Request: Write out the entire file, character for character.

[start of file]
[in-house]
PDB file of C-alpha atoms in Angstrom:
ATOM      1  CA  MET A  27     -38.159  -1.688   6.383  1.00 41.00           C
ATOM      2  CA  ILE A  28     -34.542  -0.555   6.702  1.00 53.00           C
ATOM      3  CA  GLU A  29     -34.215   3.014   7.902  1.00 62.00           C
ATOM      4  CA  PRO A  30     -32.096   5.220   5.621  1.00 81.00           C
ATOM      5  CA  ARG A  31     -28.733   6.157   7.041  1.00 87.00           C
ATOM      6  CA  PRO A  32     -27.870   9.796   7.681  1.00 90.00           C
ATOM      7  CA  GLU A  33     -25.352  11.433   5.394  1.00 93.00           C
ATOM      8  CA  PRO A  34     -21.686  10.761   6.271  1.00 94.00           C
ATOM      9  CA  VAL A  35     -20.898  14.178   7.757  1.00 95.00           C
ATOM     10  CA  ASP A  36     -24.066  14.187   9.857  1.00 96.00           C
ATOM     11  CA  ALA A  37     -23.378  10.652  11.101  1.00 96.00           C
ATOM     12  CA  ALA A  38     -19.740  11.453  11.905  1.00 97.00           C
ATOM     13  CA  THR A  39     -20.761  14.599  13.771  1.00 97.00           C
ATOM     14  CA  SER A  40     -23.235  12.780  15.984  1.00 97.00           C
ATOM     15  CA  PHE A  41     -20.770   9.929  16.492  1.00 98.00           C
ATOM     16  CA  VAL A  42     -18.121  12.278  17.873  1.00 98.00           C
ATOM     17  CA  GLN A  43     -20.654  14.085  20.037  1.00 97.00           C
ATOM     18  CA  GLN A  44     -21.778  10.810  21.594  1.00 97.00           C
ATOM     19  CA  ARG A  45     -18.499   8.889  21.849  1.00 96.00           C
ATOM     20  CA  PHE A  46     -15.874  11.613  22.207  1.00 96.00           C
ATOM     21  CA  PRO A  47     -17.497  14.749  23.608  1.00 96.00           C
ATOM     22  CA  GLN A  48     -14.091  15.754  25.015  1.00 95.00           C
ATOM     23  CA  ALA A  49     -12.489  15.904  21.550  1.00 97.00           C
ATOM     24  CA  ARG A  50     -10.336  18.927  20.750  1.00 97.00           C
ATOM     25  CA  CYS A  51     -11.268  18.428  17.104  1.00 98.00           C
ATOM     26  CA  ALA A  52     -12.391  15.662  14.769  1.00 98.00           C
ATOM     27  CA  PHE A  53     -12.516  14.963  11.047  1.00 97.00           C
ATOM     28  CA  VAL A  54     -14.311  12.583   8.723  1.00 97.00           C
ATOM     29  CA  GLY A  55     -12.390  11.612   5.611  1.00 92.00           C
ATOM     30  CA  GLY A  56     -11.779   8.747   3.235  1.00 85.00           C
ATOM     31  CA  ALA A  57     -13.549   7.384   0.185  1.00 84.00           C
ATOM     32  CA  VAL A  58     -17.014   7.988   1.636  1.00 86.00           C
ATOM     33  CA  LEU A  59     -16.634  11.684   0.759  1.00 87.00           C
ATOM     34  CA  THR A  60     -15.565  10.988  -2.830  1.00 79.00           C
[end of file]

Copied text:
[in-house]
PDB file of C-alpha atoms in Angstrom:
ATOM      1  CA  MET A  27     -38.159  -1.688   6.383  1.00 41.00           C
ATOM      2  CA  ILE A  28     -34.542  -0.555   6.702  1.00 53.00           C
ATOM      3  CA  GLU A  29     -34.215   3.014   7.902  1.00 62.00           C
ATOM      4  CA  PRO A  30     -32.096   5.220   5.621  1.00 81.00           C
ATOM      5  CA  ARG A  31     -28.733   6.157   7.041  1.00 87.00           C
ATOM      6  CA  PRO A  32     -27.870   9.796   7.681  1.00 90.00           C
ATOM      7  CA  GLU A  33     -25.352  11.433   5.394  1.00 93.00           C
ATOM      8  CA  PRO A  34     -21.686  10.761   6.271  1.00 94.00           C
ATOM      9  CA  VAL A  35     -20.898  14.178   7.757  1.00 95.00           C
ATOM     10  CA  ASP A  36     -24.066  14.187   9.857  1.00 96.00           C
ATOM     11  CA  ALA A  37     -23.378  10.652  11.101  1.00 96.00           C
ATOM     12  CA  ALA A  38     -19.740  11.453  11.905  1.00 97.00           C
ATOM     13  CA  THR A  39     -20.761  14.599  13.771  1.00 97.00           C
ATOM     14  CA  SER A  40     -23.235  12.780  15.984  1.00 97.00           C
ATOM     15  CA  PHE A  41     -20.770   9.929  16.492  1.00 98.00           C
ATOM     16  CA  VAL A  42     -18.121  12.278  17.873  1.00 98.00           C
ATOM     17  CA  GLN A  43     -20.654  14.085  20.037  1.00 97.00           C
ATOM     18  CA  GLN A  44     -21.778  10.810  21.594  1.00 97.00           C
ATOM     19  CA  ARG A  45     -18.499   8.889  21.849  1.00 96.00           C
ATOM     20  CA  PHE A  46     -15.874  11.613  22.207  1.00 96.00           C
ATOM     21  CA  PRO A  47     -17.497  14.749  23.608  1.00 96.00           C
ATOM     22  CA  GLN A  48     -14.091  15.754  25.015  1.00 95.00           C
ATOM     23  CA  ALA A  49     -12.489  15.904  21.550  1.00 97.00           C
ATOM     24  CA  ARG A  50     -10.336  18.927  20.750  1.00 97.00           C
ATOM     25  CA  CYS A  51     -11.268  18.428  17.104  1.00 98.00           C
ATOM     26  CA  ALA A  52     -12.391  15.662  14.769  1.00 98.00           C
ATOM     27  CA  PHE A  53     -12.516  14.963  11.047  1.00 97.00           C
ATOM     28  CA  VAL A  54     -14.311  12.583   8.723  1.00 97.00           C
ATOM     29  CA  GLY A  55     -12.390  11.612   5.611  1.00 92.00           C
ATOM     30  CA  GLY A  56     -11.779   8.747   3.235  1.00 85.00           C
ATOM     31  CA  ALA A  57     -13.549   7.384   0.185  1.00 84.00           C
ATOM     32  CA  VAL A  58     -17.014   7.988   1.636  1.00 86.00           C
ATOM     33  CA  LEU A  59     -16.634  11.684   0.759  1.00 87.00           C
ATOM     34  CA  THR A  60     -15.565  10.988  -2.830  1.00 79.00           C